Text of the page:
However, in special cases pain detectors in our bodies can sometimes go awry and set off alarms, even when there is no danger. An estimated 100 million Americans are thought to suffer from chronic pain, which is pain that lasts for at least six months, even after the original injury or illness is healed [10,11]. Because very little is understood about why pain can occur even after the original problem is gone, effective treatments for chronic pain have been limited to a small number of medications, including opioids (such as morphine) and non-steroidal anti-inflammatory medications (such as ibuprofen or aspirin).  Now, scientists are hoping research into TRPA1 may lead to the development of a new generation of painkillers, and novel approaches to treating chronic pain [9].

Though scientists who study pain have been excited about TRPA1 for years [9], progress in designing painkillers has been limited because scientists lacked the crucial information–the receptor’s structure. The April 2015 discovery is important because having a protein structure is like having a “roadmap” in a new, huge, and complicated city. Scientists have for some time tried to develop painkillers targeting TRPA1 [9], but before the discovery of the TRPA1 structure, this was somewhat like trying to navigate in a new city without a roadmap: it involved a lot of guesswork, wrong turns, and wasted time and effort. Now, even though we are still a long way from effective pain medications that target TRPA1, the new, detailed structure of TRPA1 jump-starts this process by providing the missing map and cutting out a lot of the guesswork, thus allowing researchers to focus their efforts and design medications against TRPA1 in a strategic manner.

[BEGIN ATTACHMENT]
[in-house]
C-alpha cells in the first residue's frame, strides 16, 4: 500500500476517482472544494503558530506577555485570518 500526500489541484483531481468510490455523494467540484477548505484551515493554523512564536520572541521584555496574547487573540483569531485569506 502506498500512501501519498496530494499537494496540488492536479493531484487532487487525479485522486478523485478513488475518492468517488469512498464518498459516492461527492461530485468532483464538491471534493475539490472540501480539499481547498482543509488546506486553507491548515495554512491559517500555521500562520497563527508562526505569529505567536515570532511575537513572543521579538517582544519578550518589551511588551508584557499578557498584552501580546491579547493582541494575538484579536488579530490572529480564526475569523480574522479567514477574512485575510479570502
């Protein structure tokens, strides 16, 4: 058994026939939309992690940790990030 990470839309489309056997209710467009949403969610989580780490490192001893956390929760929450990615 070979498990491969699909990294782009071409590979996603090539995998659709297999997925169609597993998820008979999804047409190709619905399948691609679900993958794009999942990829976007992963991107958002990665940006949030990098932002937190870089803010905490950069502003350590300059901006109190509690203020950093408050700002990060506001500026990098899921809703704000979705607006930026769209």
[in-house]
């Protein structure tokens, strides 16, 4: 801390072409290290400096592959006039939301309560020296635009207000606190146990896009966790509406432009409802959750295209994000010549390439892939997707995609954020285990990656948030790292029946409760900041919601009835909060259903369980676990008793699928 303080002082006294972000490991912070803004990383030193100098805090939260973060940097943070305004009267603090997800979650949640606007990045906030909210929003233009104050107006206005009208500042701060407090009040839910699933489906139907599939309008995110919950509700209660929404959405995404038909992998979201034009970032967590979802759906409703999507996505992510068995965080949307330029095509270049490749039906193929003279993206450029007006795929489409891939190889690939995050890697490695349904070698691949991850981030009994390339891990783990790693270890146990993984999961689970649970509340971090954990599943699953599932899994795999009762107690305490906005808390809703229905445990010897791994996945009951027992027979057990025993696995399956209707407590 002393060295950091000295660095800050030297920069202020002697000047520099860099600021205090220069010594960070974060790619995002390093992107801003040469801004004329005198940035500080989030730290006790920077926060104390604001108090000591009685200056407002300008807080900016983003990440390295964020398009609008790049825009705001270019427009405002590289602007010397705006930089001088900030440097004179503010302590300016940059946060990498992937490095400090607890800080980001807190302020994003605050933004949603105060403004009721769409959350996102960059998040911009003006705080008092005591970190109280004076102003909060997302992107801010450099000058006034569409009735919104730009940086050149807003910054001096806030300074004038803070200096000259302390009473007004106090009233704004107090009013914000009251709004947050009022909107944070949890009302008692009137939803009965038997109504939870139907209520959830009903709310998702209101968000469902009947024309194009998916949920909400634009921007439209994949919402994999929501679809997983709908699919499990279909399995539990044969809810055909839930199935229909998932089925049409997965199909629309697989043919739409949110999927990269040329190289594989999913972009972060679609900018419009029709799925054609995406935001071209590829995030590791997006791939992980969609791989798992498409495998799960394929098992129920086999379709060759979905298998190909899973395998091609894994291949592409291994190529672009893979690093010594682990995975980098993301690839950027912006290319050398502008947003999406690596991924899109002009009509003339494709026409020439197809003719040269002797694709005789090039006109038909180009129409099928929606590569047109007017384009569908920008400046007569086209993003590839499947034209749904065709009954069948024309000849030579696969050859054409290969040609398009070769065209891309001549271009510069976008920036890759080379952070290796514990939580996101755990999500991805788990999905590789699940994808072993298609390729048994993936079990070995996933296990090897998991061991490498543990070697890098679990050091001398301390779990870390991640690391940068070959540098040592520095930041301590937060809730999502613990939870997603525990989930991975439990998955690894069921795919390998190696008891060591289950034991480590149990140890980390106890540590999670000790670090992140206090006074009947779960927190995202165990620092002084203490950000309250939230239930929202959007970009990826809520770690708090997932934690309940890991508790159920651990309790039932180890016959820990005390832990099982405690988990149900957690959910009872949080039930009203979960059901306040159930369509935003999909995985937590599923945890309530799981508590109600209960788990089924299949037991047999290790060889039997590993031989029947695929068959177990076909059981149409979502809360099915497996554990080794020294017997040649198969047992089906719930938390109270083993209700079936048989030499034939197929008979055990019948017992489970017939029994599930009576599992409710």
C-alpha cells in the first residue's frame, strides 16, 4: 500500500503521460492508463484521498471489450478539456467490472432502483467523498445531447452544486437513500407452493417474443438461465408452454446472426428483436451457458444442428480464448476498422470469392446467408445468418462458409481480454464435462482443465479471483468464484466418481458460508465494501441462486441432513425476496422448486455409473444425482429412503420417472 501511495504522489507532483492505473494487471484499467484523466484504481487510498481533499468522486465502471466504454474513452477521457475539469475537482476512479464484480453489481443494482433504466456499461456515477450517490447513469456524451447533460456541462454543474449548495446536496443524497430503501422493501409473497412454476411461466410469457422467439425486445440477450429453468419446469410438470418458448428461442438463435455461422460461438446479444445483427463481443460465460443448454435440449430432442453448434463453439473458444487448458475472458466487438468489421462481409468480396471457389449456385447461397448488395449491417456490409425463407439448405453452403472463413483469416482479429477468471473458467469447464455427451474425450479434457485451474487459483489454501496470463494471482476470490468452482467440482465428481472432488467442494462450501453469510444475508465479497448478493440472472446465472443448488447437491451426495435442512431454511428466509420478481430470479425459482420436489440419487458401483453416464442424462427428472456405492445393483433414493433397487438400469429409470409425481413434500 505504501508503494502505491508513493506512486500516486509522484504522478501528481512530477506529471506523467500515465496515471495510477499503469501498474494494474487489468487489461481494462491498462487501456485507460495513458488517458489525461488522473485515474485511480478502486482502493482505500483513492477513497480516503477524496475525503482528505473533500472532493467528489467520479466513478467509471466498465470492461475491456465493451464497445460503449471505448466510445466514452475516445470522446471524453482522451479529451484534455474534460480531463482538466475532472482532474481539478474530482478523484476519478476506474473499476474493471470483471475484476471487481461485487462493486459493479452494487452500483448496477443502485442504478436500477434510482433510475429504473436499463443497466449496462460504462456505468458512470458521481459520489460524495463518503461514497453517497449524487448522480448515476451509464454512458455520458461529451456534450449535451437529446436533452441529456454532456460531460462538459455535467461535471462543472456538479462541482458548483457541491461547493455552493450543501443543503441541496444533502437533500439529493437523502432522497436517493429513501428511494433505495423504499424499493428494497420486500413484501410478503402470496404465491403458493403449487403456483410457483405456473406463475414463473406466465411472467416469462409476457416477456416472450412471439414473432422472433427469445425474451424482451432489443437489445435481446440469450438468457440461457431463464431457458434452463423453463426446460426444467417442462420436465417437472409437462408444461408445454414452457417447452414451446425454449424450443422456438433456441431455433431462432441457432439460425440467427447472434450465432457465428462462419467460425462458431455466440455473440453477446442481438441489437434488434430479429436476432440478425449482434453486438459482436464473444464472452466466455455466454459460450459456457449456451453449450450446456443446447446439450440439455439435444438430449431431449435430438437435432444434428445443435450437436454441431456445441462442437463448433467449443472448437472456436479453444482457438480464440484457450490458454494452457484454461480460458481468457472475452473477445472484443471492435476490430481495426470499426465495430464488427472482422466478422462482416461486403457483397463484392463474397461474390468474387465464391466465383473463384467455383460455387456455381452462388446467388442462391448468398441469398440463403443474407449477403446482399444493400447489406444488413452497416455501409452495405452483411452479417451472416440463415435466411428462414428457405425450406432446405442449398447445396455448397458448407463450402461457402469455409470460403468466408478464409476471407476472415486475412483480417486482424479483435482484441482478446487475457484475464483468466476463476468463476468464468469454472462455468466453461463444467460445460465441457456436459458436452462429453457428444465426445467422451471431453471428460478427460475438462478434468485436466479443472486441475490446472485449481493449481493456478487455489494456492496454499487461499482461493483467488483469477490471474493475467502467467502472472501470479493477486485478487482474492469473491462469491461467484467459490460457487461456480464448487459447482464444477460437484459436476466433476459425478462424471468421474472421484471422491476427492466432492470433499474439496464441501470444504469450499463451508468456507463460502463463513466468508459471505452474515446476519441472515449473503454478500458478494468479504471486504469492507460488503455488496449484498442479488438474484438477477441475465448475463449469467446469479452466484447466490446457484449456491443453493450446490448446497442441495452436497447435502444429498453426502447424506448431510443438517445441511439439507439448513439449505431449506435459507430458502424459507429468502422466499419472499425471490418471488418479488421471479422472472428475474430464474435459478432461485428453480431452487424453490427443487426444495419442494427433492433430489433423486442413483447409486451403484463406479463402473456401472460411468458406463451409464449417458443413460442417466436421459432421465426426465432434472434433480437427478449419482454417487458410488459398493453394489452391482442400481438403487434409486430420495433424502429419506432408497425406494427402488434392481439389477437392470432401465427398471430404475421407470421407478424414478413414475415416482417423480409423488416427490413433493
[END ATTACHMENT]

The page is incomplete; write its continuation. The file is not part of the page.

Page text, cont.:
Sushi dinners are probably not the first place one would expect to find thought-provoking scientific ideas. However, our curiosity about how and why wasabi packs such a distinct flavor has led to a deeper understanding of why we taste wasabi the way we do. Moreover, our curiosity about this spicy paste has furthered our scientific knowledge of how we sense many other sensations in our environment, and how we can manipulate these sensations to find new, innovative ways to alleviate the symptoms of those who suffer from chronic pain. Though the story of wasabi and TRPA1 is far from over, it has already shown how a closer peek into seemingly ordinary phenomena can unlock fascinating insights into the natural world.